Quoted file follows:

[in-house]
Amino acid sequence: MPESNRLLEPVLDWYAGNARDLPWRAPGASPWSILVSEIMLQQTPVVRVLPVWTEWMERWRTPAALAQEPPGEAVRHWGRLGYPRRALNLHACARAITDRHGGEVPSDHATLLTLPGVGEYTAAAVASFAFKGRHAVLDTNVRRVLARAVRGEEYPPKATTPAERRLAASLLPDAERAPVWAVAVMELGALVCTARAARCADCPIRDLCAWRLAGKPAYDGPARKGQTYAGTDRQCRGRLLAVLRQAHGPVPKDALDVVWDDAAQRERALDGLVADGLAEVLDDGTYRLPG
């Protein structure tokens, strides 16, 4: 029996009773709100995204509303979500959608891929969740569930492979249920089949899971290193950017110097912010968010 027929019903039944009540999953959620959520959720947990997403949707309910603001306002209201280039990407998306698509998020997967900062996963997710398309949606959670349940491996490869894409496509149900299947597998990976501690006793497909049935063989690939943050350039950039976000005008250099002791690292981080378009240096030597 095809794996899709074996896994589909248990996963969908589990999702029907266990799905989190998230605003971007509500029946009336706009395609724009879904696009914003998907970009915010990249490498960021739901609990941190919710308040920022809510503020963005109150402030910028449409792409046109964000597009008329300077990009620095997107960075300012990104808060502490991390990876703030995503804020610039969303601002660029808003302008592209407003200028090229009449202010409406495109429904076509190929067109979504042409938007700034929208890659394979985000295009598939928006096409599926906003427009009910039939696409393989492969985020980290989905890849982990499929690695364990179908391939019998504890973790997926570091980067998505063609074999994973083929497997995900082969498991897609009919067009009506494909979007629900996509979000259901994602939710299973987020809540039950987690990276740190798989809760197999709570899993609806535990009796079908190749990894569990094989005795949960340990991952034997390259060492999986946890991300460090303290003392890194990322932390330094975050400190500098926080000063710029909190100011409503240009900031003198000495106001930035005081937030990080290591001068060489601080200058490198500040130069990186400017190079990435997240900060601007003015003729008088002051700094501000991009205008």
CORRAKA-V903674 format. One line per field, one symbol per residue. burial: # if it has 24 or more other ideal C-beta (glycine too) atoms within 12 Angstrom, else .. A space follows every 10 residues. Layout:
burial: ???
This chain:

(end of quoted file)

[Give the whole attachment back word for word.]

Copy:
[in-house]
Amino acid sequence: MPESNRLLEPVLDWYAGNARDLPWRAPGASPWSILVSEIMLQQTPVVRVLPVWTEWMERWRTPAALAQEPPGEAVRHWGRLGYPRRALNLHACARAITDRHGGEVPSDHATLLTLPGVGEYTAAAVASFAFKGRHAVLDTNVRRVLARAVRGEEYPPKATTPAERRLAASLLPDAERAPVWAVAVMELGALVCTARAARCADCPIRDLCAWRLAGKPAYDGPARKGQTYAGTDRQCRGRLLAVLRQAHGPVPKDALDVVWDDAAQRERALDGLVADGLAEVLDDGTYRLPG
């Protein structure tokens, strides 16, 4: 029996009773709100995204509303979500959608891929969740569930492979249920089949899971290193950017110097912010968010 027929019903039944009540999953959620959520959720947990997403949707309910603001306002209201280039990407998306698509998020997967900062996963997710398309949606959670349940491996490869894409496509149900299947597998990976501690006793497909049935063989690939943050350039950039976000005008250099002791690292981080378009240096030597 095809794996899709074996896994589909248990996963969908589990999702029907266990799905989190998230605003971007509500029946009336706009395609724009879904696009914003998907970009915010990249490498960021739901609990941190919710308040920022809510503020963005109150402030910028449409792409046109964000597009008329300077990009620095997107960075300012990104808060502490991390990876703030995503804020610039969303601002660029808003302008592209407003200028090229009449202010409406495109429904076509190929067109979504042409938007700034929208890659394979985000295009598939928006096409599926906003427009009910039939696409393989492969985020980290989905890849982990499929690695364990179908391939019998504890973790997926570091980067998505063609074999994973083929497997995900082969498991897609009919067009009506494909979007629900996509979000259901994602939710299973987020809540039950987690990276740190798989809760197999709570899993609806535990009796079908190749990894569990094989005795949960340990991952034997390259060492999986946890991300460090303290003392890194990322932390330094975050400190500098926080000063710029909190100011409503240009900031003198000495106001930035005081937030990080290591001068060489601080200058490198500040130069990186400017190079990435997240900060601007003015003729008088002051700094501000991009205008």
CORRAKA-V903674 format. One line per field, one symbol per residue. burial: # if it has 24 or more other ideal C-beta (glycine too) atoms within 12 Angstrom, else .. A space follows every 10 residues. Layout:
burial: ???
This chain: